In defense of killing my violin

The first time I remember feeling something close to love was in the 6th grade. A Dutch boy who had only joined my orchestra program a year before proved to be somewhat of a rival. In the 6th grade, I had established a short legacy of principal chair dominance. I could tell that this boy wanted my seat. He never got it.


What I remember about the boy is his olive skin and his olive eyes and his chestnut hair. I was very into Zac Efron at the time. My Dutch Orchestra Zac Efron had a crisp, smooth voice. He stuttered a little when he talked. The early days of my infatuation were intense. I never let him onto my admiration because I was quiet. I spoke through my instrument. We would meet at orchestra rehearsals every Saturday, so I had to wait an entire week before hearing the 5 words he would exchange with me. Some Saturdays he did not show up.

These were the early days, and the era finally ended with words not directed towards me. I was the concertmaster of the winter concert. The director of the program asked me something like, “Aidan? Aidan Keys? Concert Master, right?” The Dutch Boy, with his teenybopper charm answered for me. “No,” he said. I must’ve given him the side eye. “No. She’s Concert-mistress.” I replayed the moment in my head for weeks.

The next era of my infatuation started after I dropped my violin before a concert because I made direct eye contact with the Dutch Boy and couldn’t handle my instrument or the depth of his emerald eyes. I was in first violins, and he was in second violins. The eye contact was a testament to our long distance passion. This passion shattered my violin into incorrigible wreckage, a great sacrifice to the prospect of having a Dutch Boy(friend).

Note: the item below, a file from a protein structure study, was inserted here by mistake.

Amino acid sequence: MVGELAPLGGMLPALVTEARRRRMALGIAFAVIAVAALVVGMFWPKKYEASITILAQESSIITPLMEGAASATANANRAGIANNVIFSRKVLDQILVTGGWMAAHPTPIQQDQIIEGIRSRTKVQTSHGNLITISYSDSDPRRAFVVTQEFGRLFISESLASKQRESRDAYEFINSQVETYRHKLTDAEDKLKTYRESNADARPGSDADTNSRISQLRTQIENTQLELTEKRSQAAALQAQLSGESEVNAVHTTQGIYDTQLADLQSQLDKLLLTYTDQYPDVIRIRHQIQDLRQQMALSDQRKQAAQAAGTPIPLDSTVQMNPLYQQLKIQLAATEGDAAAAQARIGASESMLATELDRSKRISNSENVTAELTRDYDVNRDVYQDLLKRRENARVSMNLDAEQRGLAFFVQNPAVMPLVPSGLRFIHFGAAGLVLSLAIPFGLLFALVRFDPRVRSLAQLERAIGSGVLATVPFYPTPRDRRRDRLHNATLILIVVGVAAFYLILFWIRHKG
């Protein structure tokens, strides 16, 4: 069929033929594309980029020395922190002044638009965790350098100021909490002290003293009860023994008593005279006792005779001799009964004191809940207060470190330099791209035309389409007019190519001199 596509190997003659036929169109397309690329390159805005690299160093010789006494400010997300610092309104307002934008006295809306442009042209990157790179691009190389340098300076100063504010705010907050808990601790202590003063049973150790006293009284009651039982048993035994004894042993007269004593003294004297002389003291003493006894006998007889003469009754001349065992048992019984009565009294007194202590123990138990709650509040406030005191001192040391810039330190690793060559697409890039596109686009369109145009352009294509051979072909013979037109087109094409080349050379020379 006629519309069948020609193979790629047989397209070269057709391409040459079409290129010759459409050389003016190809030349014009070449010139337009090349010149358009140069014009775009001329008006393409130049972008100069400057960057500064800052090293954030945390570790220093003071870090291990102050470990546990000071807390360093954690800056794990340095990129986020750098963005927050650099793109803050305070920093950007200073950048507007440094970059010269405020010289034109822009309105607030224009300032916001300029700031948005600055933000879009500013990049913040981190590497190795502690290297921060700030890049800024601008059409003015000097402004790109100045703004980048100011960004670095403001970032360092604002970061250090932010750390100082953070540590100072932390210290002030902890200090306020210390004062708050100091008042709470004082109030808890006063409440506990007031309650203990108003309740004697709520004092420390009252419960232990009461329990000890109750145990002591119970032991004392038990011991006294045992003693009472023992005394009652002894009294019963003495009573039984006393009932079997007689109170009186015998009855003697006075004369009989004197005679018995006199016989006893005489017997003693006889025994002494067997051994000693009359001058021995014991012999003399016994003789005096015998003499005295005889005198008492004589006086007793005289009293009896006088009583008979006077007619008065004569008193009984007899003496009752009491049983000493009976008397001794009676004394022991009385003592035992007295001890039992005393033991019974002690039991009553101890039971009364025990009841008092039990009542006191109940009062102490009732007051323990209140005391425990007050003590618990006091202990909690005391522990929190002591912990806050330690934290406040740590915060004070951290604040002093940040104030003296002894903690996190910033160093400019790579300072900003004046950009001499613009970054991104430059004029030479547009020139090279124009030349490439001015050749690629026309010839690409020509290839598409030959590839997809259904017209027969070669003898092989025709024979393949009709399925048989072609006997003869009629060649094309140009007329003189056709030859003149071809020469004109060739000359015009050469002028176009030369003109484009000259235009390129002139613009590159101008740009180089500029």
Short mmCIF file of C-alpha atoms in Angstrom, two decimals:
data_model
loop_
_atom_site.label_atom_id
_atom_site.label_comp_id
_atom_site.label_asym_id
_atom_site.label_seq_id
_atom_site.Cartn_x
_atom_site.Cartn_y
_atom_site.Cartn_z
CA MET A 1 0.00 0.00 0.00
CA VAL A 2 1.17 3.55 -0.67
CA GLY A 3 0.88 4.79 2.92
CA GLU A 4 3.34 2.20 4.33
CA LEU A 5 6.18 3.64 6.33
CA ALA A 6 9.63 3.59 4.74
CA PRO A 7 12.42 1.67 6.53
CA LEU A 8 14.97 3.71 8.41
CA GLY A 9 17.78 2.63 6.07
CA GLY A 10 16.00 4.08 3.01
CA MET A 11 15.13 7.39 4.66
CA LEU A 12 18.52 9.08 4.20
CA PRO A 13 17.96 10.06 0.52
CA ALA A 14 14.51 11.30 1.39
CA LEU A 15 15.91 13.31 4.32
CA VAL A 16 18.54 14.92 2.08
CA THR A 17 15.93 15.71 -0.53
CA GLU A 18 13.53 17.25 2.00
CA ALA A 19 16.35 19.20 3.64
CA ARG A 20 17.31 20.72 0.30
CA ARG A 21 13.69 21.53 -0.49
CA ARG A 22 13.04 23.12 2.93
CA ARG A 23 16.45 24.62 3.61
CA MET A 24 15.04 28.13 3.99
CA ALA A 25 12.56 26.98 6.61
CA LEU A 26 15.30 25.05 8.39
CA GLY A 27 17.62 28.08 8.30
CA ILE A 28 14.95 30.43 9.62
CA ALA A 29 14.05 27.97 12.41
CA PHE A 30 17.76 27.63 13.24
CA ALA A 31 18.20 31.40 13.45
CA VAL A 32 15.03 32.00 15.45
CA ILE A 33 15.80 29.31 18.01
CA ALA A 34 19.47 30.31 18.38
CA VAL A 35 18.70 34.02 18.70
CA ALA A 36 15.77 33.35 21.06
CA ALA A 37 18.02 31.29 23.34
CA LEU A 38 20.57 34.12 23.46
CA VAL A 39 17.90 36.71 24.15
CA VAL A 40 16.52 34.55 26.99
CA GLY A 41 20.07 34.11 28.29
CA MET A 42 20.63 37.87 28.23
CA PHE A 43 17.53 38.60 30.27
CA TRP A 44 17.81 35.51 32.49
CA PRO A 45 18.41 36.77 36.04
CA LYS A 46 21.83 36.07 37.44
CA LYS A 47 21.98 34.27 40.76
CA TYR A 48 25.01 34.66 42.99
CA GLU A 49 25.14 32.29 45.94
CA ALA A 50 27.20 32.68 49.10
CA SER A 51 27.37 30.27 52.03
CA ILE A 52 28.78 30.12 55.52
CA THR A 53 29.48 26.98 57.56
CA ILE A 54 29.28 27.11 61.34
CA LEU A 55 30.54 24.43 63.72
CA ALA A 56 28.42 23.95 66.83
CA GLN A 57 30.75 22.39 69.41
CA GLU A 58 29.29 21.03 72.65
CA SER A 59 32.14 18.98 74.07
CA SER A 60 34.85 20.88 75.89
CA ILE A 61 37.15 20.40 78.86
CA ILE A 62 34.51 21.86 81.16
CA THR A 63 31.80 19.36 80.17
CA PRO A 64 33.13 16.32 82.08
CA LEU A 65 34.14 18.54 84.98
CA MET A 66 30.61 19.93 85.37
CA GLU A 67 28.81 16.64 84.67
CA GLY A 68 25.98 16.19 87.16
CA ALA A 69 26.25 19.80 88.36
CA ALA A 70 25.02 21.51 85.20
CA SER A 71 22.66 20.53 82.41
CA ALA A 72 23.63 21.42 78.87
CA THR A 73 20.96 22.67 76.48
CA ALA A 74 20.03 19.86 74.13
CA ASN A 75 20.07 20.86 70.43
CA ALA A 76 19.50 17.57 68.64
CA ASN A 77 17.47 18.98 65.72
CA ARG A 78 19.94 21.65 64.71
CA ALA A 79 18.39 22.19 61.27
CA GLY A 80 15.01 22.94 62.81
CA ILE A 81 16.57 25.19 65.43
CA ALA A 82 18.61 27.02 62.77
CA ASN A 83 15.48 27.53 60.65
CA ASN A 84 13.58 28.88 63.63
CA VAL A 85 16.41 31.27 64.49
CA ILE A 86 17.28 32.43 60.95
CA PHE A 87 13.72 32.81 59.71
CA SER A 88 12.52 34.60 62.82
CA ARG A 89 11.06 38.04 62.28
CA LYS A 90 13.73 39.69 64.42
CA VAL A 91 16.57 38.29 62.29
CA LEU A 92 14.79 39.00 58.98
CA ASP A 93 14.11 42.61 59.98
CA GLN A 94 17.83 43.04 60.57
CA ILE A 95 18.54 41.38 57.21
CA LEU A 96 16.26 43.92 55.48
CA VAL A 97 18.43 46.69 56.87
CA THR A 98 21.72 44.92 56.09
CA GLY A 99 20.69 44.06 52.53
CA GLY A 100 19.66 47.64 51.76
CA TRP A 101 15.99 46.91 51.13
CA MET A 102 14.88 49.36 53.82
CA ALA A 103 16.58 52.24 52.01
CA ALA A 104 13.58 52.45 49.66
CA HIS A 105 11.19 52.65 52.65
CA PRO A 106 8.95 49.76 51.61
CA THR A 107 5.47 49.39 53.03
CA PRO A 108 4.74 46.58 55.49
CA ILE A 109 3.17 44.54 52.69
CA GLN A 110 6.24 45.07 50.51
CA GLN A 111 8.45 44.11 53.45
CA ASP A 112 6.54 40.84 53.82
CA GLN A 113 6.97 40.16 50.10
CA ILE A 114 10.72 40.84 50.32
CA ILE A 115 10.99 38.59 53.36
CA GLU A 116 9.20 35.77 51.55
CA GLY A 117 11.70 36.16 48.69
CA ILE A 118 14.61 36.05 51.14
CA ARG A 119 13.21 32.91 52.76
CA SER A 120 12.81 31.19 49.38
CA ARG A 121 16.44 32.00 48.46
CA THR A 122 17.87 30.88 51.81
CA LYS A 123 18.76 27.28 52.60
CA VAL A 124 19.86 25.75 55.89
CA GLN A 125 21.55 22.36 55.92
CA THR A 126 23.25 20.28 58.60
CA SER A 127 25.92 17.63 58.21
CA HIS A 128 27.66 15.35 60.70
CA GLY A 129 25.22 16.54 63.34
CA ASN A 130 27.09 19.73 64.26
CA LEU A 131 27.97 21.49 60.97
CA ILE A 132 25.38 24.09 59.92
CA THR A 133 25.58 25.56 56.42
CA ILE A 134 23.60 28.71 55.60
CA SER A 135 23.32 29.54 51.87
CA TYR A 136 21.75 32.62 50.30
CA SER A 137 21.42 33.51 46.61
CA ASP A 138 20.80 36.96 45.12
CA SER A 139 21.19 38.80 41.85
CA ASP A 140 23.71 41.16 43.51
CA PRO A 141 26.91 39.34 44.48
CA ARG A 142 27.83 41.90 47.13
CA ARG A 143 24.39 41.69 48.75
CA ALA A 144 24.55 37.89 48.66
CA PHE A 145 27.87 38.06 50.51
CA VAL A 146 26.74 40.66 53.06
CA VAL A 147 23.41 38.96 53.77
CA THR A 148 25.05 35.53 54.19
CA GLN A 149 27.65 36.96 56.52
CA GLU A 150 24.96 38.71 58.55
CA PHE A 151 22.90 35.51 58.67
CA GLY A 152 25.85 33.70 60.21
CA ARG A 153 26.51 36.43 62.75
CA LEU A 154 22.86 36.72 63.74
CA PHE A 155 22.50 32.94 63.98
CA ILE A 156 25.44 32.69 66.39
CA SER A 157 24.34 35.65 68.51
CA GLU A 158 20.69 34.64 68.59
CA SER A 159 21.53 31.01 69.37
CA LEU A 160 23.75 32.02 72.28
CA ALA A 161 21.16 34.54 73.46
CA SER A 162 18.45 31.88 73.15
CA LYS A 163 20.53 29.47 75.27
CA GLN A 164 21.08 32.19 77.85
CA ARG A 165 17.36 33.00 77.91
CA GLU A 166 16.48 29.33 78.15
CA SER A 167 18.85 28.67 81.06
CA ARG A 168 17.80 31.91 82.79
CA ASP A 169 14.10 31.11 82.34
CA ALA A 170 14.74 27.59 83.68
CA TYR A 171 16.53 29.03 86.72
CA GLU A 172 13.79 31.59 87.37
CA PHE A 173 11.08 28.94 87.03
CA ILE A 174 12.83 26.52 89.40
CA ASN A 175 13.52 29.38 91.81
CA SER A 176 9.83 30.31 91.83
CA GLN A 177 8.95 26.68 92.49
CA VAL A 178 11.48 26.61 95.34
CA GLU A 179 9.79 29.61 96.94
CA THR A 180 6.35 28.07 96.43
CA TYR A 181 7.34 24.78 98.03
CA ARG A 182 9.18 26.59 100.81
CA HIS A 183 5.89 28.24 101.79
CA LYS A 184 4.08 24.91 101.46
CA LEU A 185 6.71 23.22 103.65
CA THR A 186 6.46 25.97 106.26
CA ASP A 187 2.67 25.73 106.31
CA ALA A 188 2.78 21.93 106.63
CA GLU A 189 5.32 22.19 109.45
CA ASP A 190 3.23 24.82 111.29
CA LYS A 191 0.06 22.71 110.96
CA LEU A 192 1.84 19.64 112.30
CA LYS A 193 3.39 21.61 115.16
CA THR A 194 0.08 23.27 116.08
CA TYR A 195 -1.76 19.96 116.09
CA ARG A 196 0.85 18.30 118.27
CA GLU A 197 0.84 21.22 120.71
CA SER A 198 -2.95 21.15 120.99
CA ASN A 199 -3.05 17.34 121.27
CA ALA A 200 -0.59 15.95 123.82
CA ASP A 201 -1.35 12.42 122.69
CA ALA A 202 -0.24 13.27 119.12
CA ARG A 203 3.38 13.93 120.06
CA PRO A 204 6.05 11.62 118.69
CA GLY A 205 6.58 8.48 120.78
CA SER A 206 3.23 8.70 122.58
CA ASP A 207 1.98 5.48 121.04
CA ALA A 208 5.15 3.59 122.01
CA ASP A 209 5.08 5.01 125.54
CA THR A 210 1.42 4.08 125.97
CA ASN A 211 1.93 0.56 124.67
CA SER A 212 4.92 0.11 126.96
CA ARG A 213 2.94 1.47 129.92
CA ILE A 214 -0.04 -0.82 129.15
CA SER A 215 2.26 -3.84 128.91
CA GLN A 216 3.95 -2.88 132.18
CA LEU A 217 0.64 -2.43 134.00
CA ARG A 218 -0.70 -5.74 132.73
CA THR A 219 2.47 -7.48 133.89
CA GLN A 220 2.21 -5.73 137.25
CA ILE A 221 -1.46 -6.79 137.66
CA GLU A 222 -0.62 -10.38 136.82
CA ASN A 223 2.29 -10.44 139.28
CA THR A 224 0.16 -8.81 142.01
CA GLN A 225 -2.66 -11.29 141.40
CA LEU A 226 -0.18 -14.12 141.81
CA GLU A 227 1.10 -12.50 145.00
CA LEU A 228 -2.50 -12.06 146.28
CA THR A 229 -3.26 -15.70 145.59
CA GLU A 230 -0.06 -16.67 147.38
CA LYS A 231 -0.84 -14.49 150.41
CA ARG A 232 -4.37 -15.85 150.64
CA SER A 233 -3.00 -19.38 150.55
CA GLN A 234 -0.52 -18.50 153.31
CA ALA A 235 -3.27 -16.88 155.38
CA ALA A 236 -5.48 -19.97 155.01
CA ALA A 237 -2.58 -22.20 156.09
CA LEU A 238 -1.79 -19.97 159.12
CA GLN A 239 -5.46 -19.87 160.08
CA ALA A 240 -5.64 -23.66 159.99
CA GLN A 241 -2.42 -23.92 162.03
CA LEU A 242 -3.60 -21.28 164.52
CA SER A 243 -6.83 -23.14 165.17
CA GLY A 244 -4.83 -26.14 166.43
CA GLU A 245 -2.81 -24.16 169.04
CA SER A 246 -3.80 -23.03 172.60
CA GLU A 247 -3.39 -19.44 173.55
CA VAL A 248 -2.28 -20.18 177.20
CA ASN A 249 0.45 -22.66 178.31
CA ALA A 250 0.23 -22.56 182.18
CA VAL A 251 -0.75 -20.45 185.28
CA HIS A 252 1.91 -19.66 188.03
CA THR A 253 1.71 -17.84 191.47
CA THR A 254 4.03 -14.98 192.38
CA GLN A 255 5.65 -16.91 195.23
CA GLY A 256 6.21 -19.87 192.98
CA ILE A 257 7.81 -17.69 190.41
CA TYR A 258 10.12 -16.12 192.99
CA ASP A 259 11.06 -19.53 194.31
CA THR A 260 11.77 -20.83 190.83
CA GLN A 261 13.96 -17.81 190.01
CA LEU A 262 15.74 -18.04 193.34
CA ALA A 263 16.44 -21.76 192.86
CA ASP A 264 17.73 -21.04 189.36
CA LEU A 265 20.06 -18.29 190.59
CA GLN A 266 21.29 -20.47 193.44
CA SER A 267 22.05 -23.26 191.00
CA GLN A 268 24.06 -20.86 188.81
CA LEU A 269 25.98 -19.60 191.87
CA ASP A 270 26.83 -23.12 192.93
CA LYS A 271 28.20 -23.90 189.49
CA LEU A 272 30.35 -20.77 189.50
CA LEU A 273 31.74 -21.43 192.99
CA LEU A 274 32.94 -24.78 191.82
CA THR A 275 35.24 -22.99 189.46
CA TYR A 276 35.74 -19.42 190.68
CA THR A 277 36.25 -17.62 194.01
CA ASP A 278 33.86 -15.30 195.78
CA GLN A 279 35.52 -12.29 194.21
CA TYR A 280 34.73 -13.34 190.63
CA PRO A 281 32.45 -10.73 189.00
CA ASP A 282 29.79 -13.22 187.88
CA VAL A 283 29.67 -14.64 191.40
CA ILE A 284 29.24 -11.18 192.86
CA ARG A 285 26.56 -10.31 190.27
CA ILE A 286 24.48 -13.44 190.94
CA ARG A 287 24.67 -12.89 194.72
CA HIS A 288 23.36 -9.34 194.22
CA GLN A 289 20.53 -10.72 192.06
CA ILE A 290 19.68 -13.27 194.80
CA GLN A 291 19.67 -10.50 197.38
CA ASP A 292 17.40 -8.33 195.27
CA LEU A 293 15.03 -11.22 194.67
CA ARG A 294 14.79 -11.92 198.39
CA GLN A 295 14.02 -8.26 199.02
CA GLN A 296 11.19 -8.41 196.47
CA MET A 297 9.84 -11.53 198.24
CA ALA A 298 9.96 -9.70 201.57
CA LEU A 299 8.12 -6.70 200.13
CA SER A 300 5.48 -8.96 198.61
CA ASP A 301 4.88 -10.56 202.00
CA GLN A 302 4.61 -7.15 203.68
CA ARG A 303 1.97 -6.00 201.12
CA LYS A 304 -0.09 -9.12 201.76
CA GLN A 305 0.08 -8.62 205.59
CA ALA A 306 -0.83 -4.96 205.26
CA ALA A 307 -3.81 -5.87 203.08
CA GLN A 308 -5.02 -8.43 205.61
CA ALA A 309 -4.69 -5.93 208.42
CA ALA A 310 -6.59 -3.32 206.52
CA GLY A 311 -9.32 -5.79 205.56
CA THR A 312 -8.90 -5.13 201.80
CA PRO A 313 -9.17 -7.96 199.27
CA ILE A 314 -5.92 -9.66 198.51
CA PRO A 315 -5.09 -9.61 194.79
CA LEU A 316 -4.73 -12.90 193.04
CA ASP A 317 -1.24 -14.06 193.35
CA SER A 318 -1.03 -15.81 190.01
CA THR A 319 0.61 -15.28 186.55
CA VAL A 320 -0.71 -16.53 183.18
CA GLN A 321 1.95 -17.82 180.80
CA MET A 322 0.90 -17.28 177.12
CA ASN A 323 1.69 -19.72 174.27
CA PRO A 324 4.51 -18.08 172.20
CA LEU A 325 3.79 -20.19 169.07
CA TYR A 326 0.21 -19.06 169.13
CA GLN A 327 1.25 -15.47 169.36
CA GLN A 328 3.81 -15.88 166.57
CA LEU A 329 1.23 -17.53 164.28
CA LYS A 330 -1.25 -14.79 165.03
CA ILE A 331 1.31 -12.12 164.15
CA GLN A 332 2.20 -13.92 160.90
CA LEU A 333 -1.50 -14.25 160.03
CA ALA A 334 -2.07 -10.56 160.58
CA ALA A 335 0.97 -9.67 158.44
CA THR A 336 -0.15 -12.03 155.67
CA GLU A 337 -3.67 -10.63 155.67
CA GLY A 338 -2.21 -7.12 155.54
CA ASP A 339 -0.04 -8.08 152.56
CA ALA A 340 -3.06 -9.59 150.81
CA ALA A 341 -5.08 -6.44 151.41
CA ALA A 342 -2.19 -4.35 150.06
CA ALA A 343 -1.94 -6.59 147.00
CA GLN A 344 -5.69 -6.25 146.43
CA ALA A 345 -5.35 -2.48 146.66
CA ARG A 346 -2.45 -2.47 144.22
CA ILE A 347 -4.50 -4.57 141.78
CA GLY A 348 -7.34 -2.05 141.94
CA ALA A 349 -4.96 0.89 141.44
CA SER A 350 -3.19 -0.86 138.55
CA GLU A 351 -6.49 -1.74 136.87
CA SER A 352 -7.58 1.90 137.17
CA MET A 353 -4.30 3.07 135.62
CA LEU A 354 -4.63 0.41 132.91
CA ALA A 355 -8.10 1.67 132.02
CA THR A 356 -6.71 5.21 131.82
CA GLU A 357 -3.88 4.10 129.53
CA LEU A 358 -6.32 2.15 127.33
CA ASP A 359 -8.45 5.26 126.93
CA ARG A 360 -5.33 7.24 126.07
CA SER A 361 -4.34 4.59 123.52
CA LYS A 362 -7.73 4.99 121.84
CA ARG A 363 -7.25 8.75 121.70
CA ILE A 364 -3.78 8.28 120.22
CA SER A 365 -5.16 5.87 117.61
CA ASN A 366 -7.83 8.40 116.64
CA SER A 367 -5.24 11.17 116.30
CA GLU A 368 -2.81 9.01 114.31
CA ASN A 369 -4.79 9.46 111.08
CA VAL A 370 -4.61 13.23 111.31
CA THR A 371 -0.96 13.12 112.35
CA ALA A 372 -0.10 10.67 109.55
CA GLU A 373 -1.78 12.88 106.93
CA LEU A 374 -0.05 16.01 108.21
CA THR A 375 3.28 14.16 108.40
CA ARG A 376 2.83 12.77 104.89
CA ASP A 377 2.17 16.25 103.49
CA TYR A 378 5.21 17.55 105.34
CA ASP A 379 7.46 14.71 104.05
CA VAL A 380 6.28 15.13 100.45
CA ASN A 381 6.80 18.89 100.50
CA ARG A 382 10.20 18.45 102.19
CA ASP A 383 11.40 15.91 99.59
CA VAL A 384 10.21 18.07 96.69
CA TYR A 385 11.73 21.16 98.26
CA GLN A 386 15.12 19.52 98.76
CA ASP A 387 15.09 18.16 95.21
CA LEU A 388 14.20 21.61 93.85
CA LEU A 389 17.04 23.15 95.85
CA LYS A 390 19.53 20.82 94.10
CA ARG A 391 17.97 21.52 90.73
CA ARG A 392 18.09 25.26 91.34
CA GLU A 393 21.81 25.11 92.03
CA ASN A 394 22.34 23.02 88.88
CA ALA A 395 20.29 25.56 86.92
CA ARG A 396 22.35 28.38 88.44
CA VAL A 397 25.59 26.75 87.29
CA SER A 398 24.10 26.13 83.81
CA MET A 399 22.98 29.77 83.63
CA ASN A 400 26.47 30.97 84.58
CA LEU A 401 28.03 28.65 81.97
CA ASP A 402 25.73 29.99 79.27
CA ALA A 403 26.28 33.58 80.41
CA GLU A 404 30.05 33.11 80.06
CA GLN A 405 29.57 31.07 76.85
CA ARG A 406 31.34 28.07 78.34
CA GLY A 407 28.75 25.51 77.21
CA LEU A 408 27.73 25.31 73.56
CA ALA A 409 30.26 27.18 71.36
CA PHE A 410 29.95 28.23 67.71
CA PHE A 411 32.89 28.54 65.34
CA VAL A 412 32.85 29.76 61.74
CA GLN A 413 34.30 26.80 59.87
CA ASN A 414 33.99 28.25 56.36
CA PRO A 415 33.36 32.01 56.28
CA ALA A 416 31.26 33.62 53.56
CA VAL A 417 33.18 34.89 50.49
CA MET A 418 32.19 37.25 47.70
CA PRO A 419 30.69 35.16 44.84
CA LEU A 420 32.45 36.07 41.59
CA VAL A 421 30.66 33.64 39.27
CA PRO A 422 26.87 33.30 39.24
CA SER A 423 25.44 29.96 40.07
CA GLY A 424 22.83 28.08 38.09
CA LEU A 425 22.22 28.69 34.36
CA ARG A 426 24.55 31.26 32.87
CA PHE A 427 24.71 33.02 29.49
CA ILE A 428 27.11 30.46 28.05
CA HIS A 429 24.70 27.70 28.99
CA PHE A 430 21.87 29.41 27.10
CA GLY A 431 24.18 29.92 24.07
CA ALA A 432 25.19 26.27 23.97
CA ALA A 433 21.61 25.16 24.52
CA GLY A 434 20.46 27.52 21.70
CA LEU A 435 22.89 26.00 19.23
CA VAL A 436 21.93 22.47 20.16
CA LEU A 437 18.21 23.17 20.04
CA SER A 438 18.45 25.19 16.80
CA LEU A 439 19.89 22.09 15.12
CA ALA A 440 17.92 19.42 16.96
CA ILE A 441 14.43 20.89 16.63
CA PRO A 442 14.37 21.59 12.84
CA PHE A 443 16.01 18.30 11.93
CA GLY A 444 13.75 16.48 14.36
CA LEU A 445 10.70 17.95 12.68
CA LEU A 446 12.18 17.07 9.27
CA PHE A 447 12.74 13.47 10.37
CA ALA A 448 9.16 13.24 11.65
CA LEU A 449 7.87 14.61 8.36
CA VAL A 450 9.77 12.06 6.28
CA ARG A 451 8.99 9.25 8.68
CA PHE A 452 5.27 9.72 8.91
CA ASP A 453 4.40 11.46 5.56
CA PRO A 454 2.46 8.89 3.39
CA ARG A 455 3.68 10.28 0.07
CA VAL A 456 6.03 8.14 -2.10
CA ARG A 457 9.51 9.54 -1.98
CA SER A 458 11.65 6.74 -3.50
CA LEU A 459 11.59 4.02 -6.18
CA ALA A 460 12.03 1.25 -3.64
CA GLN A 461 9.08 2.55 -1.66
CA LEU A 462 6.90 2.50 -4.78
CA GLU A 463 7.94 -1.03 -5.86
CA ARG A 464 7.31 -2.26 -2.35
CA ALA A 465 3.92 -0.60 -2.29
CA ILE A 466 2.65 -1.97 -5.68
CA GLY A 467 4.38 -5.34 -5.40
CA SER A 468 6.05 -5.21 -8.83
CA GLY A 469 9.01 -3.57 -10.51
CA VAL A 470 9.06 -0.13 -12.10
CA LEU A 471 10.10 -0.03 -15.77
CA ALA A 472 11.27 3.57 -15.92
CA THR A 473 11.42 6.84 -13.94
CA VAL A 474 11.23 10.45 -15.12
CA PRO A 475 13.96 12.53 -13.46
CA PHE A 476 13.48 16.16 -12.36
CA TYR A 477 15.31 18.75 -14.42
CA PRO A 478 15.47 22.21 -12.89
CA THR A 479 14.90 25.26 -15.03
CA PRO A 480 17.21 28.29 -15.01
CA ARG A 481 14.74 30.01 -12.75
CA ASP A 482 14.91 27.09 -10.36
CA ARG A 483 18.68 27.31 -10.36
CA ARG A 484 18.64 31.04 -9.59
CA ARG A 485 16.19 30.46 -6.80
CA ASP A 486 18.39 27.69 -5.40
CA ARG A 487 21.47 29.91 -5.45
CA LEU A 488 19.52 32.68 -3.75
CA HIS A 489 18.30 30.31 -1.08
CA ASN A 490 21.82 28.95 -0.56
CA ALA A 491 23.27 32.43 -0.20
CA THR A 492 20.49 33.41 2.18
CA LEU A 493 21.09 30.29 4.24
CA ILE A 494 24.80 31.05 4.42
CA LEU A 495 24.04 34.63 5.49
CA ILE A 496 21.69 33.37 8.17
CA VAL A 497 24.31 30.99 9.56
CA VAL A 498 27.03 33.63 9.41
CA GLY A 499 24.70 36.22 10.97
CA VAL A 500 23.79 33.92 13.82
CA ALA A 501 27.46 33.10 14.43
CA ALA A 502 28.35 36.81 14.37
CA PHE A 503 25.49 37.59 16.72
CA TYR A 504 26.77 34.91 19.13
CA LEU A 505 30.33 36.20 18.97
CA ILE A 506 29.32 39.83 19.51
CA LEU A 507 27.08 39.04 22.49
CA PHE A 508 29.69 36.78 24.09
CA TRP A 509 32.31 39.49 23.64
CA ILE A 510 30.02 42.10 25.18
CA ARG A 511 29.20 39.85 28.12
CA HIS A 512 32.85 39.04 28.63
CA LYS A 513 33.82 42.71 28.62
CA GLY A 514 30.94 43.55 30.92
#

Accordingly, the next Saturdays were the Era of the Dead Violin. It was a painful epoch in my life. It mainly hurt because my sacrifice had really been for nothing. Now, I was stuck with a plywood box that looked more like sap than the wood it ran from. In some ways, I thought, okay well, I killed my violin for you, now you HAVE to like me. But it seemed that as soon as the violin fell,  Dutch Boy started to say my friend’s name differently. Her name had an an L at the end, and he would hold the L and sing it to sleep before he let the A that came afterward end the ecstasy of feeling her name on his tongue. Her name was distinctly Spanish, but he translated it to Dutch. Soon my mom told me that Saturday was his favorite day of the week too.

The Dead Violin phase lasted most of my middle school years. My middle school experience looked the way my teeth did. My emotions were mostly uneven, like jagged rocks of my bottom deck. The milestones of each school year jut out in the wrong places like my top canines, which grew deep in my gum and on top of the other teeth. And like my teeth, my time in middle school was ugly. So every Saturday was a sanctuary for me, and as long as I thought of the Dutch boy and his 5 words, I felt safe in his image. It didn’t matter that he never thought about me beyond my instrument.